A useful metaphor for the temptation to sin described in our passage is the allure of the Woman of Folly described in Proverbs 9. She stands at the door of her house offering sexual favors to those passing by. Those who get caught in her web of sensual deceit are those who first “walk” towards her. The one tempted is drawn away, first by walking “in the counsel of the wicked.” In other words, he starts following her with interest and intrigue. Then, like the progression we see in Ps 1, he “stands” with the Woman of Folly. He listens to what illicit things she has to say. And then, he gets comfortable and “sits” in the seat of the scoffer: the one who mocks God. By this stage, he has become a captive audience to evil and a slave to sin. The point here is that temptation to sin – to walk in the way of the wicked – is subtle, but nevertheless powerful and captivating. The descent into hell for the wicked is a gradual process. The righteous man knows this and therefore avoids the way of folly: he does not walk, stand or sit in her presence.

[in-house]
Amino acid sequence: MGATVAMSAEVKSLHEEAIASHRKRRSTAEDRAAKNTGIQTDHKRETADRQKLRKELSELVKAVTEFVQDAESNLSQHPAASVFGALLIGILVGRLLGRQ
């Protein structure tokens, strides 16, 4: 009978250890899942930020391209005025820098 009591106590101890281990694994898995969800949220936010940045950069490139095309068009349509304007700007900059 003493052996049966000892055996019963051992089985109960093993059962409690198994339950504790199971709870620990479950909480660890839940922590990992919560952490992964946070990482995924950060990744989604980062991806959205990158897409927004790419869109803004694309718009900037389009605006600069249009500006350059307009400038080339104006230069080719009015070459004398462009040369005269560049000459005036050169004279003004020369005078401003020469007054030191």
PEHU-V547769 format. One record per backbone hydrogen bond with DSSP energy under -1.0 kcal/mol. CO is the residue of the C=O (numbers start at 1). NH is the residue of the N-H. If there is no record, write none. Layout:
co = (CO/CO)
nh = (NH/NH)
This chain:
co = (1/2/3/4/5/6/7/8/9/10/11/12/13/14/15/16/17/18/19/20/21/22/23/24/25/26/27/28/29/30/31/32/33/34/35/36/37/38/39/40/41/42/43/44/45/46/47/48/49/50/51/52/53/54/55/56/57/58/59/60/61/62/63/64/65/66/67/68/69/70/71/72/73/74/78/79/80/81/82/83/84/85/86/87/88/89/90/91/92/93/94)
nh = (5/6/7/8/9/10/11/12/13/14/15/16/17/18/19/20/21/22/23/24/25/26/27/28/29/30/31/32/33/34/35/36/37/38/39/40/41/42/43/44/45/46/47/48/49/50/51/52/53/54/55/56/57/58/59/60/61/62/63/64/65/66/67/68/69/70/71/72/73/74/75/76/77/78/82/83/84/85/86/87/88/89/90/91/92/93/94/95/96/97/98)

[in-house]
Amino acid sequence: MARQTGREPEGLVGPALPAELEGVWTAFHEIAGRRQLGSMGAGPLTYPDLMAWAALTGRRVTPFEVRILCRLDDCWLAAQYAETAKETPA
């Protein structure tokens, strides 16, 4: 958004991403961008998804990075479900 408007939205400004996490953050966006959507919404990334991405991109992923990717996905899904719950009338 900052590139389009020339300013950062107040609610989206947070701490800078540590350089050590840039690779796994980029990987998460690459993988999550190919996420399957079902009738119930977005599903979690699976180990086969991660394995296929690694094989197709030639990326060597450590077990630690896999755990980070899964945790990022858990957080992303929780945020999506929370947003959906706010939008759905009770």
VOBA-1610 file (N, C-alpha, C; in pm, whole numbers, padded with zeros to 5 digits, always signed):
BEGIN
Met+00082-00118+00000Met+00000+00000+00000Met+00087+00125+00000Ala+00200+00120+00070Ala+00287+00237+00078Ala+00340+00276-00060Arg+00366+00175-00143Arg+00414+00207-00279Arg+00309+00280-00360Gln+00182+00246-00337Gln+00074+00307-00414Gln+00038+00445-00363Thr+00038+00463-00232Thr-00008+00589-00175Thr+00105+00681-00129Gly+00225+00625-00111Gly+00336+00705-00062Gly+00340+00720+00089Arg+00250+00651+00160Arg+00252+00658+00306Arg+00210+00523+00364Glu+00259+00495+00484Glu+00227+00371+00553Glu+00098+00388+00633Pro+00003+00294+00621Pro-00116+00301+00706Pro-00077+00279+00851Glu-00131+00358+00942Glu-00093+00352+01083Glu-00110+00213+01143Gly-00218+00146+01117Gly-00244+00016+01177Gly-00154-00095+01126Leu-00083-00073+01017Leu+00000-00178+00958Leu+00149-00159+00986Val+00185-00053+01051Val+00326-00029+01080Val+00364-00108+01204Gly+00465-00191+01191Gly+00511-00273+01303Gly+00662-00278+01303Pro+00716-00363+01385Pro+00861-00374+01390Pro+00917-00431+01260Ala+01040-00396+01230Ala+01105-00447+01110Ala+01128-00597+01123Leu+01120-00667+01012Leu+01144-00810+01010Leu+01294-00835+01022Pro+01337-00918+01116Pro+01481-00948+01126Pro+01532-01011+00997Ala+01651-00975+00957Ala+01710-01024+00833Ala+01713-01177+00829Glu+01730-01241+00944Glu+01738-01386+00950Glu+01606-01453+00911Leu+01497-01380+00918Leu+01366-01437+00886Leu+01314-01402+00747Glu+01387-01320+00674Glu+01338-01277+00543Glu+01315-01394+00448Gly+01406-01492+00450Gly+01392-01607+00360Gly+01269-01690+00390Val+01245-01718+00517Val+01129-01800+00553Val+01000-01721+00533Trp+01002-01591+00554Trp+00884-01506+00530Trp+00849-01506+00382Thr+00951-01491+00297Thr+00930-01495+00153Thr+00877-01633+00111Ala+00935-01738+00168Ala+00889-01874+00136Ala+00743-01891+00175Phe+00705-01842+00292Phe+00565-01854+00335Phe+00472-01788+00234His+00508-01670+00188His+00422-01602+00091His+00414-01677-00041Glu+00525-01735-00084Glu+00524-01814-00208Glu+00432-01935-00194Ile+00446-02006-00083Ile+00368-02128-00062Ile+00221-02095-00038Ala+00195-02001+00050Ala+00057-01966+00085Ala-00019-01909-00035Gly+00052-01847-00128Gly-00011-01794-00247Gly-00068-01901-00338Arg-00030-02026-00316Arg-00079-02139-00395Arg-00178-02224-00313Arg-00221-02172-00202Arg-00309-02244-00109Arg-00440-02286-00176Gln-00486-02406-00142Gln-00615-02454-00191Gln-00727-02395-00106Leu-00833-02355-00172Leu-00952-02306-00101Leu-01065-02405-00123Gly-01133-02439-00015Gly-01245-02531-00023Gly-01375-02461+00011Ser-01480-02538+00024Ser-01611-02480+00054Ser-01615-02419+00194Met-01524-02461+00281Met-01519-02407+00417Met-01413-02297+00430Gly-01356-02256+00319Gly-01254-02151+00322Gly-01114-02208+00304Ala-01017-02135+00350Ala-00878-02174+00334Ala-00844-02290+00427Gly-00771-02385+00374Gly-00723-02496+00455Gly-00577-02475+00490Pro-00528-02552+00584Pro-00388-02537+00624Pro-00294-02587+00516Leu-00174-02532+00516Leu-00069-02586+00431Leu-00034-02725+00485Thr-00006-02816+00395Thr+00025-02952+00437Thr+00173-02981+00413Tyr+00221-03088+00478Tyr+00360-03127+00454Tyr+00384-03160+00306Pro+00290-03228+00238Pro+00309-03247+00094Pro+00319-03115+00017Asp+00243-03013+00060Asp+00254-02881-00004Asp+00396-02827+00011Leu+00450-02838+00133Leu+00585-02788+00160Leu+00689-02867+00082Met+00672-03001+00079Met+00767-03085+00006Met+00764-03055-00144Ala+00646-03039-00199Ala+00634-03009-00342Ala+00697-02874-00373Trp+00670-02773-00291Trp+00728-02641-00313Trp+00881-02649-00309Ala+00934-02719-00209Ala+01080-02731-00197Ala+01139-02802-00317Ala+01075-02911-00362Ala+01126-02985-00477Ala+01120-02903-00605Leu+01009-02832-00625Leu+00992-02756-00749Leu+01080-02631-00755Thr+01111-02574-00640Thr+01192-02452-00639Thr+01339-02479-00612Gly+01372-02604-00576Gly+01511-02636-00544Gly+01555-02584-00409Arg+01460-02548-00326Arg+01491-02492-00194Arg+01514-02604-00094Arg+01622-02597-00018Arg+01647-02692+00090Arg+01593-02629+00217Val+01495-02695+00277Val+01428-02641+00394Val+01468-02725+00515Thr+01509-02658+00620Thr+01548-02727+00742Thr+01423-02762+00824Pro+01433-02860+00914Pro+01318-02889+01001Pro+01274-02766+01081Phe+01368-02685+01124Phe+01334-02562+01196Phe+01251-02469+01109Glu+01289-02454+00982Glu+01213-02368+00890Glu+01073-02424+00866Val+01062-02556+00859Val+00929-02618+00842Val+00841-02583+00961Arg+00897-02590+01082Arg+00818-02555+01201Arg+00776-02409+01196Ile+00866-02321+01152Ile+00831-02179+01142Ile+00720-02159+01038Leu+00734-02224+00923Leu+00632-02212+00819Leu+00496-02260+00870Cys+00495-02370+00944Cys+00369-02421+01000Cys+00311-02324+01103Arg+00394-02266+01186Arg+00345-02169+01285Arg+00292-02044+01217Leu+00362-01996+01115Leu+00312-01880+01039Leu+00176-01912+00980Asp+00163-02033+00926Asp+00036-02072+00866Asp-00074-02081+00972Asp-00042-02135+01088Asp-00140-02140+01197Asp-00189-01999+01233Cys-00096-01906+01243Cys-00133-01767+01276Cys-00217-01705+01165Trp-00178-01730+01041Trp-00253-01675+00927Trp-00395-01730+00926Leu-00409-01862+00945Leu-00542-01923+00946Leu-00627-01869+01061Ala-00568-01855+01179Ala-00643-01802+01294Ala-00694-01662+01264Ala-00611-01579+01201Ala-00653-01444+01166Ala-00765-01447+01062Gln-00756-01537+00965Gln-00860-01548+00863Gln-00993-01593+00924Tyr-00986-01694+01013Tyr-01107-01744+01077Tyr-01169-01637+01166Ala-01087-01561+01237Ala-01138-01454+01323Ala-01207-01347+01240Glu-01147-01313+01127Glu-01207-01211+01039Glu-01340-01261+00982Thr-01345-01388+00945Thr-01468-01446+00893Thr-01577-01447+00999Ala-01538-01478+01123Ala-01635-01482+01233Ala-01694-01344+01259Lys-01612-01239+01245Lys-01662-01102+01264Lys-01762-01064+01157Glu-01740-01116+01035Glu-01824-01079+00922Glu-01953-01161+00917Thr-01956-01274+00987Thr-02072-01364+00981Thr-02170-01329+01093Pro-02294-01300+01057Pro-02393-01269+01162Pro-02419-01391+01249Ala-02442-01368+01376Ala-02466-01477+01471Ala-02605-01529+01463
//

Are you like the righteous man here? Are you avoiding bad company? Are you keeping your eyes to yourself? Are you being careful of who you are listening to? Are you actively fighting against the world, the flesh and the devil?
In verse 2, David writes that the righteousness man or “blessed man” is one who, instead of walking in the counsel of the wicked, rather “delights in the law of the Lord and on his law he meditates day and night”. The reference to the law here probably brought to mind for the Israelites: Moses and the giving of the law at Sinai, and Joshua delivering the law again on the edge of the Promised Land. These words would have reminded the Israelites of the great heroes of the faith and their devotion to God: like Abraham, Isaac, Jacob, Moses and Joshua. With this said, the law spoken of here is also more than the Torah, the first five books of the Bible. For us in NT times, the law should be understood to encompass all the wisdom and instruction of the Scriptures, including the gospel promises fulfilled in Jesus Christ.
As Christians, we should prayerfully meditate on God’s law – His Word – continually. It is here that we find the way of righteousness; the wisdom that leads to salvation.
Good fruit and bad fruit (vv3-4)